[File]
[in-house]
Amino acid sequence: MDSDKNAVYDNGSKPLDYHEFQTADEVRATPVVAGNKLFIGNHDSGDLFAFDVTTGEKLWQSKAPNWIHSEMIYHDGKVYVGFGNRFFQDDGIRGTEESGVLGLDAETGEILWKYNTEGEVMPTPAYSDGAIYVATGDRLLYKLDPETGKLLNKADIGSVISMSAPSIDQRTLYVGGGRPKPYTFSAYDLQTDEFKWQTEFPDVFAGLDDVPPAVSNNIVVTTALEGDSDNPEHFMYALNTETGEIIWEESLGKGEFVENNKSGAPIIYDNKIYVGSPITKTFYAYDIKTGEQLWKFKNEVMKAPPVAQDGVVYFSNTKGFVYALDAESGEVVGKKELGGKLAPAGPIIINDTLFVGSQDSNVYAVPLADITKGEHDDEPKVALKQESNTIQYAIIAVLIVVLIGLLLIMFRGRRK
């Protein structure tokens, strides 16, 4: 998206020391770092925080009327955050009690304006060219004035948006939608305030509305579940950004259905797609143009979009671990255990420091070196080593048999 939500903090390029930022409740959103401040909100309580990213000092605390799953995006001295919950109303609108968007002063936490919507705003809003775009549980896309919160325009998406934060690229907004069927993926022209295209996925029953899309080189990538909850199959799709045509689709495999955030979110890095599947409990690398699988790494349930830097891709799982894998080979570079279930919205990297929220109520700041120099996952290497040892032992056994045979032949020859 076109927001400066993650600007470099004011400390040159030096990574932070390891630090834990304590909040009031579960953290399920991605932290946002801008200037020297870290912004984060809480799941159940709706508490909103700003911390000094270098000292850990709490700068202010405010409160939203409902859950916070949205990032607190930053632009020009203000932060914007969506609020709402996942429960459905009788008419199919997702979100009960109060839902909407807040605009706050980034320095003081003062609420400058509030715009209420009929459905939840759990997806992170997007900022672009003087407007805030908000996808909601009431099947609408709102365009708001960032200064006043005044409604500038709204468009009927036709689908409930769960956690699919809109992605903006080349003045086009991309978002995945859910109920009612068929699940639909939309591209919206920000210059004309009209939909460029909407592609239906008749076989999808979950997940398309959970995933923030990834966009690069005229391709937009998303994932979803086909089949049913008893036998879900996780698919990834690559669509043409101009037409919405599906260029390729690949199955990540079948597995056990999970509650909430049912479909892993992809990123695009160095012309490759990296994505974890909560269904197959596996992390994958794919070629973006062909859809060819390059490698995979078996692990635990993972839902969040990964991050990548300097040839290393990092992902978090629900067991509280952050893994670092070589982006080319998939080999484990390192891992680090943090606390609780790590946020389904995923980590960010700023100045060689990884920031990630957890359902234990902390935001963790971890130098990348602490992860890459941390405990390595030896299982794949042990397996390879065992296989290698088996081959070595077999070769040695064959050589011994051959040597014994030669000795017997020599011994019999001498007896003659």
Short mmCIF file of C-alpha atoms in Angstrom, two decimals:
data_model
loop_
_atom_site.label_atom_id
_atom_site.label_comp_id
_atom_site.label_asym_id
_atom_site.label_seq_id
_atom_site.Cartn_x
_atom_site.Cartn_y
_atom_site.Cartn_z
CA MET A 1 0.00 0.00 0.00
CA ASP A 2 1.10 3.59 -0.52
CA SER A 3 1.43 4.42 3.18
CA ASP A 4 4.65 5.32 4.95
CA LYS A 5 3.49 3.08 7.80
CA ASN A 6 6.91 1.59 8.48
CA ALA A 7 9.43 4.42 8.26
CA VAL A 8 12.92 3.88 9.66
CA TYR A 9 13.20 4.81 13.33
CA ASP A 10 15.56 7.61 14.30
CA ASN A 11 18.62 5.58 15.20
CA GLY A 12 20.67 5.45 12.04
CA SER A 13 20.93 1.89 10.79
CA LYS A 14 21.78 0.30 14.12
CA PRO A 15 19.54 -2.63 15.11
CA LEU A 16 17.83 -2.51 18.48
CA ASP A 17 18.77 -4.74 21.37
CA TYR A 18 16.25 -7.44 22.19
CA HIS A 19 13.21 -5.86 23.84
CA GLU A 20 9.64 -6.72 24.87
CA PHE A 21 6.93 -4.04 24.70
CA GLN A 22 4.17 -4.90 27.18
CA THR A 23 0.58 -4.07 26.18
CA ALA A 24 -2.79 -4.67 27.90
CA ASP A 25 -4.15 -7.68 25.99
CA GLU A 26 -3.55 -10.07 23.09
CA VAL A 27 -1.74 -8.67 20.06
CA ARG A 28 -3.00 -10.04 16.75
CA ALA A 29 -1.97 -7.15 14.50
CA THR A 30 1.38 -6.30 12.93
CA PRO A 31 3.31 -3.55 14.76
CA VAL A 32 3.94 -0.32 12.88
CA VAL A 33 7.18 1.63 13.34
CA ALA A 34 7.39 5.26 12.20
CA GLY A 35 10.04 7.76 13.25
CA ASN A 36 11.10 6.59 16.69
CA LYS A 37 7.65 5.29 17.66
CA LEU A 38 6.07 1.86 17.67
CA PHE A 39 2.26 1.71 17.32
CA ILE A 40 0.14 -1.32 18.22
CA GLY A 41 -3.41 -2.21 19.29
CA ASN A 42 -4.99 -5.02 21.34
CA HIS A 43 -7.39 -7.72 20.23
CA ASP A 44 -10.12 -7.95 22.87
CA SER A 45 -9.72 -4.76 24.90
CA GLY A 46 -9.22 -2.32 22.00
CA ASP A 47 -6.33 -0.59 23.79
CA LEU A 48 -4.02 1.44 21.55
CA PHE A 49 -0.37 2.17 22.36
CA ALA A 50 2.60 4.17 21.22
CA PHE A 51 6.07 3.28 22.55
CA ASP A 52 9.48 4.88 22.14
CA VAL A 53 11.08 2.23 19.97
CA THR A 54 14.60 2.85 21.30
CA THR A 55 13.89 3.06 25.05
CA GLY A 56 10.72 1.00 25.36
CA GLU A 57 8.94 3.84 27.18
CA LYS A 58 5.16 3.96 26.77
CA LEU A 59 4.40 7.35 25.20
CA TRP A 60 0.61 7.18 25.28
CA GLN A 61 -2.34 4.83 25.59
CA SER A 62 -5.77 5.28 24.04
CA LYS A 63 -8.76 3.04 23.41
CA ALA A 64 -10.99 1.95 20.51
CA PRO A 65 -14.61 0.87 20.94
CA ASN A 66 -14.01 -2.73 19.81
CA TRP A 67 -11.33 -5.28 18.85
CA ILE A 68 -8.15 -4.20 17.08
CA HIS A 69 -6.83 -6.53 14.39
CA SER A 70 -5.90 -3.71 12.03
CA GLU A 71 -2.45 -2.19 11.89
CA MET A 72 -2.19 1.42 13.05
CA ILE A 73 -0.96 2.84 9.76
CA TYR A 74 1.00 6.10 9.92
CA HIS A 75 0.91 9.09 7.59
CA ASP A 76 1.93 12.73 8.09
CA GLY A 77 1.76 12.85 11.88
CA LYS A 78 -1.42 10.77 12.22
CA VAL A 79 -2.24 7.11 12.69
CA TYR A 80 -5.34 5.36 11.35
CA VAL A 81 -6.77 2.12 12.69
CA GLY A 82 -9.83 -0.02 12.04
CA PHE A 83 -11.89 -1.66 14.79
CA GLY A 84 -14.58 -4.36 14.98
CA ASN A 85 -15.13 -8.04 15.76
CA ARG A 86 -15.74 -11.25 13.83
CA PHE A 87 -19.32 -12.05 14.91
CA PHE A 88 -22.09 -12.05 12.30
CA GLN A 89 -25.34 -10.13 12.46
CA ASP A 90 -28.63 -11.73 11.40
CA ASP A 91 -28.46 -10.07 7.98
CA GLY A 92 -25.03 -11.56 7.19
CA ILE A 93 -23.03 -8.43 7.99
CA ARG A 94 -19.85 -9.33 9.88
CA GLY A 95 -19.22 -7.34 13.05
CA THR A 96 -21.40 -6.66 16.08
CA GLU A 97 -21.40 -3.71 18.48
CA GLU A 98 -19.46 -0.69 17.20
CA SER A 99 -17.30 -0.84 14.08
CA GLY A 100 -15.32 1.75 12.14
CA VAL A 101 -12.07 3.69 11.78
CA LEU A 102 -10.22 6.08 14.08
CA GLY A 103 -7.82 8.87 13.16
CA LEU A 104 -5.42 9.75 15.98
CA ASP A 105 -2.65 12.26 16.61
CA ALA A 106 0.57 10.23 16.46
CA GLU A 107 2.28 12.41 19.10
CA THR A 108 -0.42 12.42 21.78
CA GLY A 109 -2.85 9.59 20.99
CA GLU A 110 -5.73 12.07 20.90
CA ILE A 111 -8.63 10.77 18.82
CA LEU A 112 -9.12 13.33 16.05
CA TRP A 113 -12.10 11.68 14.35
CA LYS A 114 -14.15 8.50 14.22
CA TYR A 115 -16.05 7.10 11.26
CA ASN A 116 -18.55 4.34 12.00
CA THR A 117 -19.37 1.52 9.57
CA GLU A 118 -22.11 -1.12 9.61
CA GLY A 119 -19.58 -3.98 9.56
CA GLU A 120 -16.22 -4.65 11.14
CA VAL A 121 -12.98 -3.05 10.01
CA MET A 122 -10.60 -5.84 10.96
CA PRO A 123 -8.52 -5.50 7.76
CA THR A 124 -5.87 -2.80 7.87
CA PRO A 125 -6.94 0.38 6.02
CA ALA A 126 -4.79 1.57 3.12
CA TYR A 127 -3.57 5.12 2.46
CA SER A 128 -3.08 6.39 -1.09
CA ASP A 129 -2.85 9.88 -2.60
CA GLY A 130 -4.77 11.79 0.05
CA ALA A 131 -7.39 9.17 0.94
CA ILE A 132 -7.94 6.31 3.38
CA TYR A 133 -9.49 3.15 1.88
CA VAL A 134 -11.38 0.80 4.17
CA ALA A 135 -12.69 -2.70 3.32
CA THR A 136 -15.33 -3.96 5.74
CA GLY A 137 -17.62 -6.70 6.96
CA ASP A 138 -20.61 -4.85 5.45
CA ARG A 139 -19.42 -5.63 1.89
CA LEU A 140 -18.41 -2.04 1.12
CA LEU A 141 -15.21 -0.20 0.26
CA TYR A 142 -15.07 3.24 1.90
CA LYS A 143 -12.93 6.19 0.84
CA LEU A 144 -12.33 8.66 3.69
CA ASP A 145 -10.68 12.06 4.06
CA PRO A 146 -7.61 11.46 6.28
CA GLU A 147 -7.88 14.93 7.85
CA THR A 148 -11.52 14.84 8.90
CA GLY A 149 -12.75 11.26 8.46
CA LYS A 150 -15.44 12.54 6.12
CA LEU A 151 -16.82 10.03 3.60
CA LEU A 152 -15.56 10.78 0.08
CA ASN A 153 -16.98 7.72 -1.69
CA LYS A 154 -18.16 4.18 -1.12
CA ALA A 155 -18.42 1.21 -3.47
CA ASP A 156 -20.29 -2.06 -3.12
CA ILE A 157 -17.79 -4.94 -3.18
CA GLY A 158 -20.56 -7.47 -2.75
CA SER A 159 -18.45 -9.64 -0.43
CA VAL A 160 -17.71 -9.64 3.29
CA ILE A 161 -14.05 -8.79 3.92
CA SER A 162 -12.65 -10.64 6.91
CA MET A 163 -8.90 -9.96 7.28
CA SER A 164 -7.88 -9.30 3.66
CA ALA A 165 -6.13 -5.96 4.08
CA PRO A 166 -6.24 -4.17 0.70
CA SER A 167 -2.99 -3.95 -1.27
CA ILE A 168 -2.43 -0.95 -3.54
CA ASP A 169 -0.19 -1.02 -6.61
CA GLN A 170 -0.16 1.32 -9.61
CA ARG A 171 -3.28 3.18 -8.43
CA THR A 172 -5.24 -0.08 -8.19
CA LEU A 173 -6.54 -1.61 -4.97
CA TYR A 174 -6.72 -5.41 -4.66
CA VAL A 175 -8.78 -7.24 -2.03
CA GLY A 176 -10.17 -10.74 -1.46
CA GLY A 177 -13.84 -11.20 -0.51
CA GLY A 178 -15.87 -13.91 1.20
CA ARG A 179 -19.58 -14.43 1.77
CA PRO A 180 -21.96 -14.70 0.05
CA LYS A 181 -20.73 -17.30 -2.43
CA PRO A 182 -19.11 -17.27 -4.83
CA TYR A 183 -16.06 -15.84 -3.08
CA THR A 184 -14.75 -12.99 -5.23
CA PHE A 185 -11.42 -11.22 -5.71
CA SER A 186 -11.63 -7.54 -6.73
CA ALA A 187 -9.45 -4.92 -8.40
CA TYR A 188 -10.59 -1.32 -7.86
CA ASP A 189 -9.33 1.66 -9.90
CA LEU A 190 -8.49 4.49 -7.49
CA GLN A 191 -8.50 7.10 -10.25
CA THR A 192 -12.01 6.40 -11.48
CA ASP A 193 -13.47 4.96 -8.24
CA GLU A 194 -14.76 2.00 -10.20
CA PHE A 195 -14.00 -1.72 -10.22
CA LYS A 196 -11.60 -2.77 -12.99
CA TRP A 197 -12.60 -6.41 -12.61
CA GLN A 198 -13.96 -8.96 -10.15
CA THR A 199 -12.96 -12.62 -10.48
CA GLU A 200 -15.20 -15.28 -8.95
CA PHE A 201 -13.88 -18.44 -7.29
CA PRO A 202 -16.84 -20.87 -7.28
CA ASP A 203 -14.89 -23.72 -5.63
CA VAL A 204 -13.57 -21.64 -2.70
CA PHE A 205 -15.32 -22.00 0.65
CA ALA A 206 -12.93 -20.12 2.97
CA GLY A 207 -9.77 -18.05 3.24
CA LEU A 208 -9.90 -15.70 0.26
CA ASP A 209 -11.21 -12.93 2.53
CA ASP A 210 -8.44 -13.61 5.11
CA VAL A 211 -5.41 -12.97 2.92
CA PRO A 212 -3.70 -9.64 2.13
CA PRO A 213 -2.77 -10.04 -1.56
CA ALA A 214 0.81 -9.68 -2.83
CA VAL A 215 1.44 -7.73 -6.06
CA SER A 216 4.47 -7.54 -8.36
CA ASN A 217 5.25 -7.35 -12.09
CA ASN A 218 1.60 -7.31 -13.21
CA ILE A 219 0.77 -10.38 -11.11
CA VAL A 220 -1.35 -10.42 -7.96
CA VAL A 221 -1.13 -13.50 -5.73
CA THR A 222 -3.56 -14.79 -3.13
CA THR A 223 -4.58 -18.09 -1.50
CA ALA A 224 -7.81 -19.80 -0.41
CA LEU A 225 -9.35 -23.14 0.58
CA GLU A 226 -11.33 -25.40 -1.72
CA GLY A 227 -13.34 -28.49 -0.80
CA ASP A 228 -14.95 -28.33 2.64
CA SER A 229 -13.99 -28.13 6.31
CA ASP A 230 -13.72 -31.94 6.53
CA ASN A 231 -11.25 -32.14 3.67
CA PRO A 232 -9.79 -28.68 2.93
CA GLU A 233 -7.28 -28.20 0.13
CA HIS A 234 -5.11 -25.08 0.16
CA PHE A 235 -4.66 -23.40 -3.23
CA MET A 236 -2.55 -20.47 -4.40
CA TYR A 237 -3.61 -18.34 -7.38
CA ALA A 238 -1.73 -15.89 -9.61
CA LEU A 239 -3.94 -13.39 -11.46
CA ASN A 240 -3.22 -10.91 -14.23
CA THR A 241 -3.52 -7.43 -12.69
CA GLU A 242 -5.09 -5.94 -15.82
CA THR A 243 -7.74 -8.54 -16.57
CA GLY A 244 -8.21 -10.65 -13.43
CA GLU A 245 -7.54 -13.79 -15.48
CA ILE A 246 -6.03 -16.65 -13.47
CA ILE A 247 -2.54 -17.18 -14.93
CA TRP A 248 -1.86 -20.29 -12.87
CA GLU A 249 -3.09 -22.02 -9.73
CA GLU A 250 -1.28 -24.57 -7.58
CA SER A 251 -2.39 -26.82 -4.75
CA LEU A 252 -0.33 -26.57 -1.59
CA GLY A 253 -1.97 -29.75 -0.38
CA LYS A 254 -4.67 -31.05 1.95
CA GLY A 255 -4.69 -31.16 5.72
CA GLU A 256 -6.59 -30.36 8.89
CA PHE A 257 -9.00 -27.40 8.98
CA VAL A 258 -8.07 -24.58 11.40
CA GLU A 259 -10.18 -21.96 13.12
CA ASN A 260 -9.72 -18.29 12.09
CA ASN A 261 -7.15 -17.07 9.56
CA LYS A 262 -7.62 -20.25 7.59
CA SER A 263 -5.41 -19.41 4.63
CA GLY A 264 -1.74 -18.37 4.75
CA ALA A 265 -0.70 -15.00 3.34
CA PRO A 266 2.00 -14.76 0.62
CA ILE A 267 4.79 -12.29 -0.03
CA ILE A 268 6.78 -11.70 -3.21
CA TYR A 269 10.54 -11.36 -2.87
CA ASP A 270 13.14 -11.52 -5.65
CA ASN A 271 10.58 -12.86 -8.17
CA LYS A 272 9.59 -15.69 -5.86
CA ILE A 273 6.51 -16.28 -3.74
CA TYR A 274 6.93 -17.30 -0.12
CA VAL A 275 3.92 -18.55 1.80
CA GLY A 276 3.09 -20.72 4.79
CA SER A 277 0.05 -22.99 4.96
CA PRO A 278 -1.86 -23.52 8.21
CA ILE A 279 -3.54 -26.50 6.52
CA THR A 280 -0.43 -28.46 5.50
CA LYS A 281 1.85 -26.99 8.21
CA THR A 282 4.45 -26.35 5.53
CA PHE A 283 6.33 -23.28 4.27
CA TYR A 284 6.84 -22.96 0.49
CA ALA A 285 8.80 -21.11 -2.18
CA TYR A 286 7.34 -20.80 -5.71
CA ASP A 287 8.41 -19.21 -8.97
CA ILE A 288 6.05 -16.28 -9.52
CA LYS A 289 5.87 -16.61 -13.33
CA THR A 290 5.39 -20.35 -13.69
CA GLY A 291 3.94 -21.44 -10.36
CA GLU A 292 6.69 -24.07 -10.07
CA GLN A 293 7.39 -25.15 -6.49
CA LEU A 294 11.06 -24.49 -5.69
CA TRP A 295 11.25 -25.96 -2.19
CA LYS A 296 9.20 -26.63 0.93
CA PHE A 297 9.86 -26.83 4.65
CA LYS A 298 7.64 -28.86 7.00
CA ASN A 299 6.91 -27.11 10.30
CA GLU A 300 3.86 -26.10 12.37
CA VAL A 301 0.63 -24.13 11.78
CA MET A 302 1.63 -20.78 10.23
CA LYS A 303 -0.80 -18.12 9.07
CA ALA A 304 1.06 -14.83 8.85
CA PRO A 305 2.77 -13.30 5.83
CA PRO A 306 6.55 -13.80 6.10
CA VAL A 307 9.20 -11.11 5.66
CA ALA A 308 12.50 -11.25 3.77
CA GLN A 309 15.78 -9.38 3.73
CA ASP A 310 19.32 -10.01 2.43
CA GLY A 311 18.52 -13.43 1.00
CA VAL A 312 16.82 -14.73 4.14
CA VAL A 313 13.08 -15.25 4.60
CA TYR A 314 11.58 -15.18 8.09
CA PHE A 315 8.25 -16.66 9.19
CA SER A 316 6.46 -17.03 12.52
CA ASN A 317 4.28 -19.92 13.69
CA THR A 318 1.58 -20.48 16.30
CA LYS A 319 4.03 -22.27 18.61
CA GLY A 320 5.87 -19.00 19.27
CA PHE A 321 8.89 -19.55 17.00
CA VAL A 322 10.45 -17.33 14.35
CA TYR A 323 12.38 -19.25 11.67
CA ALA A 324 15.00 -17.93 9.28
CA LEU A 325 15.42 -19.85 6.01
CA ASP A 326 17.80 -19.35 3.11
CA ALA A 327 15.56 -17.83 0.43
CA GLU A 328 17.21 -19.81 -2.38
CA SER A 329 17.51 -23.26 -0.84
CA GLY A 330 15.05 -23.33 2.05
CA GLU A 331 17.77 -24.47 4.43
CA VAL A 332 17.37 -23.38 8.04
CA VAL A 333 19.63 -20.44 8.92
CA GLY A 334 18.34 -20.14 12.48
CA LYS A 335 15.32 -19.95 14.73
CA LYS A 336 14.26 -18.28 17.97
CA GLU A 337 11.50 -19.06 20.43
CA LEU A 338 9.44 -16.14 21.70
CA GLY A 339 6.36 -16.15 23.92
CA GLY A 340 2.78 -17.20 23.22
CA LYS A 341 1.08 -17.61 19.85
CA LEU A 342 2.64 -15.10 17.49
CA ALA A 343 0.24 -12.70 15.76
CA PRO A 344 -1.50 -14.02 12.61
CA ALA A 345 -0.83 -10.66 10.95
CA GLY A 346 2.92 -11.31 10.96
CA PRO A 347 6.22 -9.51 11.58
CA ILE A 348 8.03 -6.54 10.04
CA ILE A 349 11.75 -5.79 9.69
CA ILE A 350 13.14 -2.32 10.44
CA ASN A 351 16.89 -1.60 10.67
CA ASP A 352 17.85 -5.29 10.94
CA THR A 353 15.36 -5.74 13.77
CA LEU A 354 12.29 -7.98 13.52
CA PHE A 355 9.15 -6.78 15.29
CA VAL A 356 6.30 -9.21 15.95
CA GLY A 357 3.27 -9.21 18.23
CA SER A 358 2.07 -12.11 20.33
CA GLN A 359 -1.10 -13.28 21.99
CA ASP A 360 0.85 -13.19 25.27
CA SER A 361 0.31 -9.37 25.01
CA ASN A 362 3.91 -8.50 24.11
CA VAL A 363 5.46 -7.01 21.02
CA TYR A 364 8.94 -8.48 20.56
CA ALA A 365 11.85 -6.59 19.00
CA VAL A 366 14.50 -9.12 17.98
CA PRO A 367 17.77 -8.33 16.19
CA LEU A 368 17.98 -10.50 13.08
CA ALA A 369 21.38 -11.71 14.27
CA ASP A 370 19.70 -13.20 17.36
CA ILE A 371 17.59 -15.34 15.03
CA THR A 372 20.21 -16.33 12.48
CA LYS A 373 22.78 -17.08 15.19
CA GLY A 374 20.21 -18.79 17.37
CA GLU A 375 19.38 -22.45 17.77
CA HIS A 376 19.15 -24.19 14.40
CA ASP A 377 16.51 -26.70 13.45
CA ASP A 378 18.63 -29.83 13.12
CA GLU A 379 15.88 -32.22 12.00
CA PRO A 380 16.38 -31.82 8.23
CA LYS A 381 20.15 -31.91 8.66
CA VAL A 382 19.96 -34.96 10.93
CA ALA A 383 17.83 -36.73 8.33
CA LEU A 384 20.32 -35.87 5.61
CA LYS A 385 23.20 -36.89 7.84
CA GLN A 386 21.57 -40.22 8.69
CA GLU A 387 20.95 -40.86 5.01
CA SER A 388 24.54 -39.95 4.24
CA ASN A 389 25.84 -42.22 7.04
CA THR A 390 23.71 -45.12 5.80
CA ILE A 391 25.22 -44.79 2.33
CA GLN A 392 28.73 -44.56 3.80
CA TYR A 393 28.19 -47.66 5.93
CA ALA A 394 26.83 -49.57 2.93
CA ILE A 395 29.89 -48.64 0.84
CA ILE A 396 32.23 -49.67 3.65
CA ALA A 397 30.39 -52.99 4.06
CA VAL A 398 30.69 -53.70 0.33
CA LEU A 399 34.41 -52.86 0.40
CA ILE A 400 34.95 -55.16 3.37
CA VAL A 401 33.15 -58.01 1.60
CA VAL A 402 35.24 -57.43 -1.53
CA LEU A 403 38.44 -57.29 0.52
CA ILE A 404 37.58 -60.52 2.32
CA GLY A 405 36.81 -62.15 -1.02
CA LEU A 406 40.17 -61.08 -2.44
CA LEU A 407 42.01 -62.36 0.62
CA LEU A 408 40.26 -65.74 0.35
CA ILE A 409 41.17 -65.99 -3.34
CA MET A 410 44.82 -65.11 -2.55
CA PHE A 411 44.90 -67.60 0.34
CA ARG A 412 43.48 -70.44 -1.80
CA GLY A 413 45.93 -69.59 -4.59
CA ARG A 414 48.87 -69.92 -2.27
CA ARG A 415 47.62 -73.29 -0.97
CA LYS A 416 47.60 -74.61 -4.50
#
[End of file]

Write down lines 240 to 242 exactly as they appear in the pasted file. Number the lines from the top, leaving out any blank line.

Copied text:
CA GLY A 227 -13.34 -28.49 -0.80
CA ASP A 228 -14.95 -28.33 2.64
CA SER A 229 -13.99 -28.13 6.31